Changed for Good: a Final Reflection on my UNANIMA Internship

By Colleen Jackson, RSC

I am rapidly coming to the conclusion of my 3-month internship at UNANIMA and the UN. It is difficult in a few short sentences to describe the impact of this time, but suffice to say … ‘I have been changed … for good’ (from the musical “Wicked”). Having spent my life engaged at the grassroots – most recently working with asylum seekers who have experienced torture and trauma – this UN experience has broadened and expanded my understandings of the complex nature of poverty, human suffering, and sustainable development, and the global efforts required to create equity, justice and human rights for all. Despite its shortcomings and limitations, the UN is a powerful source of global research, planning and action. This has been exemplified for me, particularly, in the UN’s extraordinary, united global action plan of the 2030 Agenda for Sustainable Development. Together with Pope Francis’ call through ‘Laudato Si’, this is an epochal time. We are called to end extreme poverty, fight inequality & injustice, and halt the rate of climate change. In particular, a few issues have occupied my imagination and consciousness:

  1. Gender equality and the empowerment of women and girls. SDG 5 calls for the end to all forms of discrimination against all women and girls everywhere, and for the elimination of all forms of violence against all women and girls in the public and private spheres, including trafficking and sexual and other types of exploitation. The Commission on the Status of Women highlighted evidence that the legalisation of prostitution (including in my home country, Australia, and our neighbour New Zealand), rather than protecting women, is perpetuating human trafficking and sexual exploitation. The ‘Nordic Model’, where victims are decriminalised, and the purchase or arranging of prostitution becomes a criminal offence, is seen as the only way to protect the human rights and dignity of women. Ireland is the latest country to enact such legislation.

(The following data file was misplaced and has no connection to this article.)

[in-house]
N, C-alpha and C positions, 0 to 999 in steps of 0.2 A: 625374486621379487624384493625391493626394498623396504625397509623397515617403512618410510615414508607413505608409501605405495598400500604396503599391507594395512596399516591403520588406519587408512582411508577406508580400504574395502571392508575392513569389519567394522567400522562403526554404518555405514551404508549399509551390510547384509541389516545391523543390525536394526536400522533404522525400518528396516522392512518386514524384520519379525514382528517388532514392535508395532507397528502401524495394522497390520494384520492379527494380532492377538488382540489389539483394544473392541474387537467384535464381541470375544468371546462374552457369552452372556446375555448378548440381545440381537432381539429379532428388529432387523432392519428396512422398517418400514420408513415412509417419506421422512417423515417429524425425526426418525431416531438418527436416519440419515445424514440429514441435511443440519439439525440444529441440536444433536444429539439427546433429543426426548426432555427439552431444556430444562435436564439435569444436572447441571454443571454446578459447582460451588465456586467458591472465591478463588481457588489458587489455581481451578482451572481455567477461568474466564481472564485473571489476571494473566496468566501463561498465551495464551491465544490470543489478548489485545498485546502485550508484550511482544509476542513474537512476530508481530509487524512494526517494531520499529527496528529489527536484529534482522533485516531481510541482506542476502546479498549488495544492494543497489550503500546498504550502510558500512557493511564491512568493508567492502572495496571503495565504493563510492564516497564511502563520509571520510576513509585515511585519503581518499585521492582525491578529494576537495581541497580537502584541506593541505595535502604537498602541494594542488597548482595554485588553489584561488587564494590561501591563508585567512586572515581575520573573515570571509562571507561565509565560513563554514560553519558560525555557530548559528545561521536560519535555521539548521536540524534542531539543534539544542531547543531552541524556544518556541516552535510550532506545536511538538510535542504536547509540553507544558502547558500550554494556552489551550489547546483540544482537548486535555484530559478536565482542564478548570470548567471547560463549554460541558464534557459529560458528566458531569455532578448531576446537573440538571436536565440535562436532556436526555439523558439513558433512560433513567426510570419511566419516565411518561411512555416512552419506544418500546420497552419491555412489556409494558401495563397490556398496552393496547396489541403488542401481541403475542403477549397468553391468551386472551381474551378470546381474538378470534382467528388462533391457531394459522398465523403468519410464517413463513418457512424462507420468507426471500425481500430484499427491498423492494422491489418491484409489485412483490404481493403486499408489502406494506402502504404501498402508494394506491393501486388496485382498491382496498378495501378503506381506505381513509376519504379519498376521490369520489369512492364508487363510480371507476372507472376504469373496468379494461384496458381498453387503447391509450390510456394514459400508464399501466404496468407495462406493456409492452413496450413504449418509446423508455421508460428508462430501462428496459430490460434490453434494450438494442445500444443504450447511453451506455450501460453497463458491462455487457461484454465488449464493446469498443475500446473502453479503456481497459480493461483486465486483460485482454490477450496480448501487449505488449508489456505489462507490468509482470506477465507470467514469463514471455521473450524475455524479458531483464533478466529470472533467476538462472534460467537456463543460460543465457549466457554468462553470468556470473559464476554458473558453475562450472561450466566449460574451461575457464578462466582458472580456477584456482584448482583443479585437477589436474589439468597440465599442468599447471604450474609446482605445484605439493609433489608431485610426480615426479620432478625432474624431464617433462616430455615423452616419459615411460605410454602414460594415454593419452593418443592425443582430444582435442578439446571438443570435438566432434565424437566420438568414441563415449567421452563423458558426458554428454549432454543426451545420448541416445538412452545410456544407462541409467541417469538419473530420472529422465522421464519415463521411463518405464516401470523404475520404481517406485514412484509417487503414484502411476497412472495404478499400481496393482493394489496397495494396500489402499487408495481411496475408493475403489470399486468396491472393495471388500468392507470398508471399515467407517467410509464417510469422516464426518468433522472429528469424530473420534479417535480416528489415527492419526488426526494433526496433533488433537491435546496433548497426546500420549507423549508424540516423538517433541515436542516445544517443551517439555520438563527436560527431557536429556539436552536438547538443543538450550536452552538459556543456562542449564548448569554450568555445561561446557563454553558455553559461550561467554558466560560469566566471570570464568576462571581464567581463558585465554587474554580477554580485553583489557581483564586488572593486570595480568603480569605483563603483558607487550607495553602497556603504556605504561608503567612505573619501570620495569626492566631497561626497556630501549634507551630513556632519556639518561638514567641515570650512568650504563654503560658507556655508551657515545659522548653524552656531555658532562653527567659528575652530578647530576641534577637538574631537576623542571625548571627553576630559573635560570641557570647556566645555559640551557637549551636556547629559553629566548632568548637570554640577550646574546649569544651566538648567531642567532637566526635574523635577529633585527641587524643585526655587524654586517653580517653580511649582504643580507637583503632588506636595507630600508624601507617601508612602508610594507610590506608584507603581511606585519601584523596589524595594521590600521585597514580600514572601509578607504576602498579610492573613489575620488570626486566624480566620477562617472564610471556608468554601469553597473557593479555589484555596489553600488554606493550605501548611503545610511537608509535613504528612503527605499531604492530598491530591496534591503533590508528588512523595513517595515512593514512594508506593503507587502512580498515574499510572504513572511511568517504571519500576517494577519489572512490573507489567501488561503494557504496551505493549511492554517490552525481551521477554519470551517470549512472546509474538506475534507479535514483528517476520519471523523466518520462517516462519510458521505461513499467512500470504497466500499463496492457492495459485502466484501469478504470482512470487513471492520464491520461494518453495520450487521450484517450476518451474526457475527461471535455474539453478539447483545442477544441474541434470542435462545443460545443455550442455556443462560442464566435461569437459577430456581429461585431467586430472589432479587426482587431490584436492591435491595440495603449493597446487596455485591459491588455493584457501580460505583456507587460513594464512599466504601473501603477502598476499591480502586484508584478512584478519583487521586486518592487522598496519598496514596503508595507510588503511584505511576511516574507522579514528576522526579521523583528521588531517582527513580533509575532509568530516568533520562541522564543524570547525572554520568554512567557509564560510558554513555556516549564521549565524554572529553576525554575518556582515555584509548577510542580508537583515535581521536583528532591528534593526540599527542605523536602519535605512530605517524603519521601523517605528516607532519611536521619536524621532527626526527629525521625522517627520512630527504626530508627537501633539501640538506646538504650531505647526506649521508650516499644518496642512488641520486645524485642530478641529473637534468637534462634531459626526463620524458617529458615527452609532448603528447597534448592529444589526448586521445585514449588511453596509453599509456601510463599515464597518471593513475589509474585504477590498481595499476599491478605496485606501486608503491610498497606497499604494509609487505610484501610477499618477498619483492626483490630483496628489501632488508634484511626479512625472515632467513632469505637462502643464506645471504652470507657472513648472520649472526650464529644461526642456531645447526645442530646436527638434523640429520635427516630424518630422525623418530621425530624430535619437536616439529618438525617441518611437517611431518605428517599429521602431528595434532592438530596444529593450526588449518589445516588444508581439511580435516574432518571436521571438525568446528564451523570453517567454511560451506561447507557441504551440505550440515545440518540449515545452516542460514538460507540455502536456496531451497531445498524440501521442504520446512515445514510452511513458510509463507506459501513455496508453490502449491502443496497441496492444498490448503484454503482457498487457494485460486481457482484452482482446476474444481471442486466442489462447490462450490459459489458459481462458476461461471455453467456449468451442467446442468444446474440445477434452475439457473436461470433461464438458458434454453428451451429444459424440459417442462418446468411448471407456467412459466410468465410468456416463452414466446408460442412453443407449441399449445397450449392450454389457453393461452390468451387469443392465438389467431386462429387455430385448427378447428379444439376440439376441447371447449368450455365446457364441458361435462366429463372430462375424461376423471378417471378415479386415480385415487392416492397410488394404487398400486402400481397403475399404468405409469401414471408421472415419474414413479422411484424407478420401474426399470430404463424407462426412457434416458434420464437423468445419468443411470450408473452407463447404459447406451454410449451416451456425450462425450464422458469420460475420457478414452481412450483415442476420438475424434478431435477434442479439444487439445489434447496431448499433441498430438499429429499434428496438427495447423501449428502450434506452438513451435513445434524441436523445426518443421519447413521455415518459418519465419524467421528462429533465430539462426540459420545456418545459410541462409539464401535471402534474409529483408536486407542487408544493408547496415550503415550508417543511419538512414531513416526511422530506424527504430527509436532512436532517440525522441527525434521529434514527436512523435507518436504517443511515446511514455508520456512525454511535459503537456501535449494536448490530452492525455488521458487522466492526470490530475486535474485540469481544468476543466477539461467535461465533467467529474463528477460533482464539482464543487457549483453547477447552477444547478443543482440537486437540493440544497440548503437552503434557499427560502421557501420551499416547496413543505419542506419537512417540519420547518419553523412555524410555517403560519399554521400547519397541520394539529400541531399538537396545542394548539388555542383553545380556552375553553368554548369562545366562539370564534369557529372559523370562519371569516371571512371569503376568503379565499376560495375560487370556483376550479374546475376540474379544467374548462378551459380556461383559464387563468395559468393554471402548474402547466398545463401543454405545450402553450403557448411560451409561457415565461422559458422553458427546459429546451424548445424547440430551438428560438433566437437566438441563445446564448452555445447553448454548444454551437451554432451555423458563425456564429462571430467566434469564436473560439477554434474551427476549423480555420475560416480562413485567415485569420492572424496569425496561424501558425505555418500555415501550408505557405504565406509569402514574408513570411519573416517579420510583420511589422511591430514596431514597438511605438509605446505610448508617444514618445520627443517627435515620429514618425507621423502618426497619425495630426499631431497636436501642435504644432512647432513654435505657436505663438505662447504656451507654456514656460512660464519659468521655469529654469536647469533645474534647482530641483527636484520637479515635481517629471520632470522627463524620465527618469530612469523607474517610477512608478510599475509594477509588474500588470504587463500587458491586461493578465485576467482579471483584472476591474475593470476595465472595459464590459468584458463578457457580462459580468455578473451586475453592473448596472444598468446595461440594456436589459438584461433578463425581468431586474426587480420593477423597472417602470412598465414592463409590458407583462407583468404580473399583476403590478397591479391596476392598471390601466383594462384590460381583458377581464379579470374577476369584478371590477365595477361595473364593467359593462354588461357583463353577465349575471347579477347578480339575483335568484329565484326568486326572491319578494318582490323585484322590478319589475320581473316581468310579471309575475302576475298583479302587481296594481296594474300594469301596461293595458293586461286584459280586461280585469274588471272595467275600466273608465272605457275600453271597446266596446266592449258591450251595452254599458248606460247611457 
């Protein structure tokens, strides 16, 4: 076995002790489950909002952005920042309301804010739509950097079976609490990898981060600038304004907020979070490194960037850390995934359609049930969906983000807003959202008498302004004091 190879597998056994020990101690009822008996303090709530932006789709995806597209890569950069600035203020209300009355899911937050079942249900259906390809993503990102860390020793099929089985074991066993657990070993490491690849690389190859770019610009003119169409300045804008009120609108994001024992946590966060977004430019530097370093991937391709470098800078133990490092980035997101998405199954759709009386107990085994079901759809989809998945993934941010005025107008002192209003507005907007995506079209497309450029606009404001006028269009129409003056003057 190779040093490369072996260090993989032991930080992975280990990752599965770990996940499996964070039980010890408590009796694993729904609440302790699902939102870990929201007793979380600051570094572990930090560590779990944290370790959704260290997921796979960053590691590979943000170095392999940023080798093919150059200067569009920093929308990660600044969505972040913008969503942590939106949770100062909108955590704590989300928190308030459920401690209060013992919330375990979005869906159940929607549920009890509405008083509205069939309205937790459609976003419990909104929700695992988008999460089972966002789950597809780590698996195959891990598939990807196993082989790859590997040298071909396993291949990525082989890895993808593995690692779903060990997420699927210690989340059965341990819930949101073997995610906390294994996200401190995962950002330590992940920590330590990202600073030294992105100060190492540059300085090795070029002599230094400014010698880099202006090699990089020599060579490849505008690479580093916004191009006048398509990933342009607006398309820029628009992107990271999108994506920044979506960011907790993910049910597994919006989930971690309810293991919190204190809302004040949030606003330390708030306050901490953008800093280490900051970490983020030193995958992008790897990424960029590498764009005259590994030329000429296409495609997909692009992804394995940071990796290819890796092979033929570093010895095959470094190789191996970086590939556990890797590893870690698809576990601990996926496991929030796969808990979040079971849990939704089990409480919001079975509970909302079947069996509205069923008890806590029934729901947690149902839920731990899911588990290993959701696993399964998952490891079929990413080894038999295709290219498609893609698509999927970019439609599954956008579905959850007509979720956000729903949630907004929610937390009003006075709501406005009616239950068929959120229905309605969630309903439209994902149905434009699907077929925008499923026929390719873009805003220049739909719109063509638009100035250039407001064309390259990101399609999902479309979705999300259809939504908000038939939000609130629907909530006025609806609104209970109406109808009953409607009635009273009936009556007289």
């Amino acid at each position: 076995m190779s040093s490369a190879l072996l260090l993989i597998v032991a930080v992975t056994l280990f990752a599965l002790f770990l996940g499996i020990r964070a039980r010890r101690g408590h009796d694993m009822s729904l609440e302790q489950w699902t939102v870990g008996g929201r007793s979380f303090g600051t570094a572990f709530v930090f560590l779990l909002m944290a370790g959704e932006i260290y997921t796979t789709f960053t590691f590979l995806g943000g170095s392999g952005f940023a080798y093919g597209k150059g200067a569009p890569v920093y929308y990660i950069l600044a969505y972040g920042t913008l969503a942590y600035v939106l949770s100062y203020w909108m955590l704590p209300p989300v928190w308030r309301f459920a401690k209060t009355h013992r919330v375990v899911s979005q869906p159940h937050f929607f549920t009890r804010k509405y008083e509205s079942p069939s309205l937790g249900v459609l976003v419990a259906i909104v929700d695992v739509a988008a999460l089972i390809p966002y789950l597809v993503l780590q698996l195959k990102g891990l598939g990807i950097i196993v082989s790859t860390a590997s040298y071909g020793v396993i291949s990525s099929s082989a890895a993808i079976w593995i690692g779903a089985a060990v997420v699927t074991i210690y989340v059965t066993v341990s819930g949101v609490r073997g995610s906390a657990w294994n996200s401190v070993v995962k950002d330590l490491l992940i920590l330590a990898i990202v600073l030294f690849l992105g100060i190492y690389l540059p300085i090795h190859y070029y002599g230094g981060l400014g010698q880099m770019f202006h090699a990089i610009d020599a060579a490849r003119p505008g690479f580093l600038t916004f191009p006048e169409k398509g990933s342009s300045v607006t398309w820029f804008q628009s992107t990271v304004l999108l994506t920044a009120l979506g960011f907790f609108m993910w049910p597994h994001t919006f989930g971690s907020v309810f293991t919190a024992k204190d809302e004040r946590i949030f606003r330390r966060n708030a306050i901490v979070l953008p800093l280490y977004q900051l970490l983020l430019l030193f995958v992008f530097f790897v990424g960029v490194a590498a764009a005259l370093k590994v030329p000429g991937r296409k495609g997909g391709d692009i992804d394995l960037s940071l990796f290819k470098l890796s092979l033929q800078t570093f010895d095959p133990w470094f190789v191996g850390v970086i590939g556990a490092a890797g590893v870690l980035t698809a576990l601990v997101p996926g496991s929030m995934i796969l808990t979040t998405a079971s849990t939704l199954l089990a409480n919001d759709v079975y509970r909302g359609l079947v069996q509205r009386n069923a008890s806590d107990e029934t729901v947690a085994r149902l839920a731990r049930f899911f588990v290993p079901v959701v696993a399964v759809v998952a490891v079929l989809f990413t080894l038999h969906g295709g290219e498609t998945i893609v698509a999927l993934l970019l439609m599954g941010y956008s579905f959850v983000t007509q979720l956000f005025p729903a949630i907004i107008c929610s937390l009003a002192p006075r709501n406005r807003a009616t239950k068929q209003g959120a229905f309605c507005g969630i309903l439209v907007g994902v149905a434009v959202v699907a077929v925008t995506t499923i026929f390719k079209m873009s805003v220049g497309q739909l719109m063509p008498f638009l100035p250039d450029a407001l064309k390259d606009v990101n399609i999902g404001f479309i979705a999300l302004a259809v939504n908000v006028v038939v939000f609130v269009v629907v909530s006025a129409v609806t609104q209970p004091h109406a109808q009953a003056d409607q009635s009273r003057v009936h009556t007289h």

2. The impact of the ‘informal economy’ (about half of the world’s workforce). In particular, domestic workers, more than 80% of whom are women, have few protections in terms of pay, conditions, hours of work, sick leave and maternity leave. How are the cooks, cleaners, gardeners and aides in our employ paid and protected? Are we contributing to the perpetuation of this injustice? What will it take for all people in the world, regardless of gender and age, to enjoy social protections that ensure equal access to health care, education, meaningful employment and economic security and dignity? (SDG’s 1, 3, 5, 8, 10)
  3. Water and sanitation. At “Rio+20” all States recommitted to the “human right to safe drinking water and sanitation” and recognized that “water is at the core of sustainable development” (SDG 6). It has shocked and mobilized me to discover that the commodification and privatization of water (including the packaging and sale of bottled water!) is contributing to water poverty across the globe. The inter-linkages between the various SDG’s are ever so transparent where water is concerned. Care of the earth, mitigation of climate change, and protection of water sources are all integral to world peace, the eradication of poverty, and arresting the current mass movements of refugees around the globe.
  4. Climate change and care of the earth. I understand irrevocably, after these months at the UN, that climate action is linked to almost every effort to create global justice and sustainable development. I can no longer “leave it to the greenies”. Human rights, world peace, the eradication of poverty, gender equality are all inextricably tied to how we care for our earth’s resources. To leave no one behind, implies we all take responsibility for the care of our earth.

So yes, I have been changed for good.


Give us the conscience it takes

to comprehend what we’re facing,

to see what we’re looking at

and to say what we see

so that others, hearing us,

may also brave the pressure that comes

with being out of public step.

Give us the courage we need

to confront those things

that compromise our consciences

or threaten our integrity.

Give us, most of all,

the courage to follow those before us

who challenged wrong and changed it,

whatever the cost to themselves.


(from “Prayer for Conscience and Courage”, Joan Chittister;

photo source: Woodland Trust)